Rejection, Acceptance, And Crashes. My TestFlight Journey

I hit a small milestone recently, I submitted my first app to TestFlight. I thought this process would be quick. Maybe a day or two. A week later I finally had a working app on TestFlight. During that time I learned much about crash logs and debugging. Here is my story.

I’ve been working on a stand-alone Apple Watch app. It is a weight plate calculator for the gym. The idea is you enter the amount you want to lift along with the barbell you are using. The app will then tell you which weight plates to use.

I started this project before the pandemic quarantines. When the quarantines started I thought about abandoning the project. Gyms are closed. Who is going to use this app? But I decided to carry on. I liked working on it. Plus, one day the gyms will reopen.

So, on the evening of April 22nd, I submitted my app to App Store Connect. Only to be immediately rejected in the upload process because my app icons had an alpha channel in them. It was bedtime, so I left it for the morning.

The next morning I fixed my icon errors. I did this by opening the icons in the “Preview” app and then exporting them with the “Alpha” option unchecked. A quick and easy fix. This time the app upload worked.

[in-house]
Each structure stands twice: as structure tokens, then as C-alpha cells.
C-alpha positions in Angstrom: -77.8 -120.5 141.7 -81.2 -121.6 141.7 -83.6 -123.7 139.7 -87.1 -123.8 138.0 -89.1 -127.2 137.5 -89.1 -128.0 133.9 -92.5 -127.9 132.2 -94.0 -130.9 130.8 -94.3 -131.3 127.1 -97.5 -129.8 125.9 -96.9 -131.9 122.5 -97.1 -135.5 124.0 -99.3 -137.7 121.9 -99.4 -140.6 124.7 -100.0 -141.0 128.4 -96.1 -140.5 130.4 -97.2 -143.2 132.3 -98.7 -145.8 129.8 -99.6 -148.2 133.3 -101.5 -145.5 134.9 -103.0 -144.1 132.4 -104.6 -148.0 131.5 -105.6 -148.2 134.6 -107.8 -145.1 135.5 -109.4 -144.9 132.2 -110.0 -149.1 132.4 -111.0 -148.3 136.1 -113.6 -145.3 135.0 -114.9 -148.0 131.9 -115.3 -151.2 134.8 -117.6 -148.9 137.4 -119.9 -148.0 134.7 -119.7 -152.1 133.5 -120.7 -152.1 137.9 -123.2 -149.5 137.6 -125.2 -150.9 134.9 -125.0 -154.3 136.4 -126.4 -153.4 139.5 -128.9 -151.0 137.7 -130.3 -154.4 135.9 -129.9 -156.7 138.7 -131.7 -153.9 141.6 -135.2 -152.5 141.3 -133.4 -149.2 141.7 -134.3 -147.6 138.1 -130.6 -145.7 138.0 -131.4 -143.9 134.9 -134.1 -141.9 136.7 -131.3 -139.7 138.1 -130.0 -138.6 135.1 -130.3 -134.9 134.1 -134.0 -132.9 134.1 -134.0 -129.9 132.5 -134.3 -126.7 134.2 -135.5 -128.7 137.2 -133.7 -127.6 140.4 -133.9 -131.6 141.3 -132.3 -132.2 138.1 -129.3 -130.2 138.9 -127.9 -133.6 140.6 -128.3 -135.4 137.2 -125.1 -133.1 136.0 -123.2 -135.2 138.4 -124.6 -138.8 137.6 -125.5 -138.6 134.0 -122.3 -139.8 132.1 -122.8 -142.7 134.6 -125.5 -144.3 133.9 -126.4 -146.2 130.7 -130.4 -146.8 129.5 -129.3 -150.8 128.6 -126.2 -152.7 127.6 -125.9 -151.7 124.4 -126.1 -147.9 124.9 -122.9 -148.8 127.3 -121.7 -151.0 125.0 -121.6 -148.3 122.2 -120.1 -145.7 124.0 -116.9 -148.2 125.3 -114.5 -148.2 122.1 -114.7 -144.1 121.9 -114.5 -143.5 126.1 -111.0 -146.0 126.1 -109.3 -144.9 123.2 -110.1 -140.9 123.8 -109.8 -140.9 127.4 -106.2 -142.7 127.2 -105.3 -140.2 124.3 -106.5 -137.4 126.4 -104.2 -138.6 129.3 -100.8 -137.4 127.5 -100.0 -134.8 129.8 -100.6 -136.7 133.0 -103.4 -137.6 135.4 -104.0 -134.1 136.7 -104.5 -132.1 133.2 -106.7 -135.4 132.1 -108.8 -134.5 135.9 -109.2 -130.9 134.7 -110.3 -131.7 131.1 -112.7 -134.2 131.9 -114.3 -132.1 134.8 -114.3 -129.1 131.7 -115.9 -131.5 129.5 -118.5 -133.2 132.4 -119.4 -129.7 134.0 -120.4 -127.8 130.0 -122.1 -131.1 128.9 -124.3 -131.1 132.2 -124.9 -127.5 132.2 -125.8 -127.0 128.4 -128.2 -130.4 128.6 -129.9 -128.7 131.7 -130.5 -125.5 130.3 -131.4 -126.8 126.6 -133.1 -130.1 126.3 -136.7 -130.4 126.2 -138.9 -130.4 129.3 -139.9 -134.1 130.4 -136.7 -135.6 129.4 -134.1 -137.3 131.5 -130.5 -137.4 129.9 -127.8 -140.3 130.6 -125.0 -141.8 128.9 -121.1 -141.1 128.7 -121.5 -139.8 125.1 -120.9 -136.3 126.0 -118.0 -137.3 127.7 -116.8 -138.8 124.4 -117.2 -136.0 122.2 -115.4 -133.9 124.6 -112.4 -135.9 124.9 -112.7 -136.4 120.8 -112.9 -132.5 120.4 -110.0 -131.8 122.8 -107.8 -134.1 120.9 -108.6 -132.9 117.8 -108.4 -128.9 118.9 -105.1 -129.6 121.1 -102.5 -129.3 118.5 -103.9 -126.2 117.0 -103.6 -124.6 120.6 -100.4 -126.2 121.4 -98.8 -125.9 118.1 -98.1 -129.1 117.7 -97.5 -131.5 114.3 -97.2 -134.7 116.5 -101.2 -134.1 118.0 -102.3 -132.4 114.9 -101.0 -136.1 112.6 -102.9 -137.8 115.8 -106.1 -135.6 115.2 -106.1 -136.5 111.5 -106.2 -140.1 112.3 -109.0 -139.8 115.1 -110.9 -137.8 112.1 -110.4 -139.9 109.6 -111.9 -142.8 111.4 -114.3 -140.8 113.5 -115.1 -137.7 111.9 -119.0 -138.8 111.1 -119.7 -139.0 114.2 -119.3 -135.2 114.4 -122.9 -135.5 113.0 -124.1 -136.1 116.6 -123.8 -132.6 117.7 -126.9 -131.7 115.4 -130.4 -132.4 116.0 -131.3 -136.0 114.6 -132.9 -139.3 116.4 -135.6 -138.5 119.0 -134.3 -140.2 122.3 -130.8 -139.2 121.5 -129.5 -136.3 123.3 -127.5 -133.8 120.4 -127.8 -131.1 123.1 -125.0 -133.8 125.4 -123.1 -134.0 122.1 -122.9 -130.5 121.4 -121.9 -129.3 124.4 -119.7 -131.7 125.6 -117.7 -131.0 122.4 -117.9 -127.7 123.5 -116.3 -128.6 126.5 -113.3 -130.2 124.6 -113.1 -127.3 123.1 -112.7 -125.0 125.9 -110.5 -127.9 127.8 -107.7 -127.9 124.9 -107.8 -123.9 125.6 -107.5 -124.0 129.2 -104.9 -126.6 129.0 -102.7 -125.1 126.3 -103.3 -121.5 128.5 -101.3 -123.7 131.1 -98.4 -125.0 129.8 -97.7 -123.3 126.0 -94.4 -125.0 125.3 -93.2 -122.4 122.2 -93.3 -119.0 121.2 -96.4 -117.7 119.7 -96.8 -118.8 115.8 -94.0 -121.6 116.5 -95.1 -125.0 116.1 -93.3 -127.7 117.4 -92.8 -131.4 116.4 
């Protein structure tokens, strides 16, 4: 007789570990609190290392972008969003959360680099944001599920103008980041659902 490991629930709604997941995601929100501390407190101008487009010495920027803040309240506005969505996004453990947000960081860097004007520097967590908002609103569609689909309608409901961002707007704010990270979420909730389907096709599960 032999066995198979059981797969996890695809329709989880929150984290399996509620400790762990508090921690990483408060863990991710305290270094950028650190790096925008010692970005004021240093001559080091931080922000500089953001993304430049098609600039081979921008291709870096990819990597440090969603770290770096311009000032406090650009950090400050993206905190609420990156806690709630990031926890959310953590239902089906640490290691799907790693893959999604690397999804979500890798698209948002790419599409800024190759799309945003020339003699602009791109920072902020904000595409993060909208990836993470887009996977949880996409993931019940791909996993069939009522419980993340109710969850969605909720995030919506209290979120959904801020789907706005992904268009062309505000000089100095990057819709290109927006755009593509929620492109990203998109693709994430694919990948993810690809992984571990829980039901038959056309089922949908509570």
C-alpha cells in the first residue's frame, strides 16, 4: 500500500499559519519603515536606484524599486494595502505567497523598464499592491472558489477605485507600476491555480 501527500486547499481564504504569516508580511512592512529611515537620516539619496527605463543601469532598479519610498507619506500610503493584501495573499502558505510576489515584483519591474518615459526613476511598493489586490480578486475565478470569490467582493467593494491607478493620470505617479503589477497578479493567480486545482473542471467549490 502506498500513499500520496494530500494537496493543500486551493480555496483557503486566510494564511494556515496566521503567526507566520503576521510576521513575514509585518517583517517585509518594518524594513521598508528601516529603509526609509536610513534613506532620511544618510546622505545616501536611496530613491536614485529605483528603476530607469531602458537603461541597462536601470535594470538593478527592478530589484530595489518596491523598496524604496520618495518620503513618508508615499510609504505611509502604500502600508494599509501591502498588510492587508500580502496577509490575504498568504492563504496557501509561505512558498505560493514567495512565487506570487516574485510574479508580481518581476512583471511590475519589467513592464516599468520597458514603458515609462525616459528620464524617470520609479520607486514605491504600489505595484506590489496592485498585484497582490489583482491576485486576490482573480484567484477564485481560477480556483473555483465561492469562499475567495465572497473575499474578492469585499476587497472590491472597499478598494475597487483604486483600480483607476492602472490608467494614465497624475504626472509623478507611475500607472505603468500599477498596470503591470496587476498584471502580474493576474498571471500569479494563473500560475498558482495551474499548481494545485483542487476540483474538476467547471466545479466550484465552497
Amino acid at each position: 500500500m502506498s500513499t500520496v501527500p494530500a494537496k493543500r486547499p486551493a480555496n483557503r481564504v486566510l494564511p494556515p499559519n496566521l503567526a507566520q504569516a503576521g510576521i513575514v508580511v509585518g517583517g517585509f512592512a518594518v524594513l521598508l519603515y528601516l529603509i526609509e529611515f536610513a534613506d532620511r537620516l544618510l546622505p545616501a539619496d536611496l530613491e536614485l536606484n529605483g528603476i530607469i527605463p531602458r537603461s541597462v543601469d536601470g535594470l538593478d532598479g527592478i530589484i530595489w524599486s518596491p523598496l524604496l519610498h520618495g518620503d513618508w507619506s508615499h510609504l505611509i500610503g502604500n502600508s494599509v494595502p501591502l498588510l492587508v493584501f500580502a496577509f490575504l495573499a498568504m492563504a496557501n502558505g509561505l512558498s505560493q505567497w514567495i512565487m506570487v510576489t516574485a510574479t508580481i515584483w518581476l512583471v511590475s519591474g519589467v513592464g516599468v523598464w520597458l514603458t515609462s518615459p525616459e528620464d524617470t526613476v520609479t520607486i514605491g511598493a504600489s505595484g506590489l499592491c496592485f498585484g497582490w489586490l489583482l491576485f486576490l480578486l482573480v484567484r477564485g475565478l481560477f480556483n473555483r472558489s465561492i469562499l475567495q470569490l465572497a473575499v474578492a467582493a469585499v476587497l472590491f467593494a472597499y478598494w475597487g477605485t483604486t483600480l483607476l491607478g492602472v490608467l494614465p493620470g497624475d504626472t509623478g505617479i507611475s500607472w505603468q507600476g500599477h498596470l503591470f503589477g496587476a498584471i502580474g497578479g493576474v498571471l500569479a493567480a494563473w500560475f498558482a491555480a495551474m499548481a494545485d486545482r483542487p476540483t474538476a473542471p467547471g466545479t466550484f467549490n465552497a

Looking through the TestFlight requirements I saw a privacy policy was needed. I looked at some online policy generators. But these tools were for apps that used user data. My app doesn’t use third-party APIs and it stores everything locally to the device. So, I wrote a very simple privacy policy and uploaded it to my blog website. It will have a more permanent home later, I just wanted to get the app up on TestFlight. I submitted my app.

The next morning, April 24th, I received an email from App Store Connect. My app was “not approved for beta testing”. The reviewers wanted to see a video of my app in action. It had to be a video of the app running on an actual Apple Watch, I could not use the simulator.

On the weekend I found some quiet time to video my app. The kids were quietly watching a cartoon, so I could record without being disturbed. It was a bit awkward videoing my wrist, but I got it done. I uploaded the video to YouTube as an unlisted video and sent the link.

I heard back from App Store Connect two days later, on Tuesday, April 28th. My app was approved for TestFlight! Hurray!

My husband and I installed it on our watches. The app immediately crashed for both of us. Cry!

I spent the next two days figuring out why my app crashed when installed from TestFlight. It worked fine when I installed it via XCode. It was a lot of learning about crash reports, looking at crash reports, and googling. I will write about what I learned in another blog post.

I posted a question to StackOverflow about my issue. This helped me gather my thoughts and clarify my issue. I had some more ideas, which lead me to this question: ios - TestFlight installed app crash with Swift Package Manager dependencies - Stack Overflow. It solved my problem! I had to set the ‘DEAD_CODE_STRIPPING = NO’ property in the building settings.

It was such a good feeling to finally see my app working! I did not expect it to take a week to get my beta test working. But I am happy I solved my issues and got it launched.

If you are interested in trying out the beta, I would appreciate the feedback! I’ve created a public test link: Join the Barbell Helper beta - TestFlight - Apple

Thank you for reading. Now onto the next step: launch my app!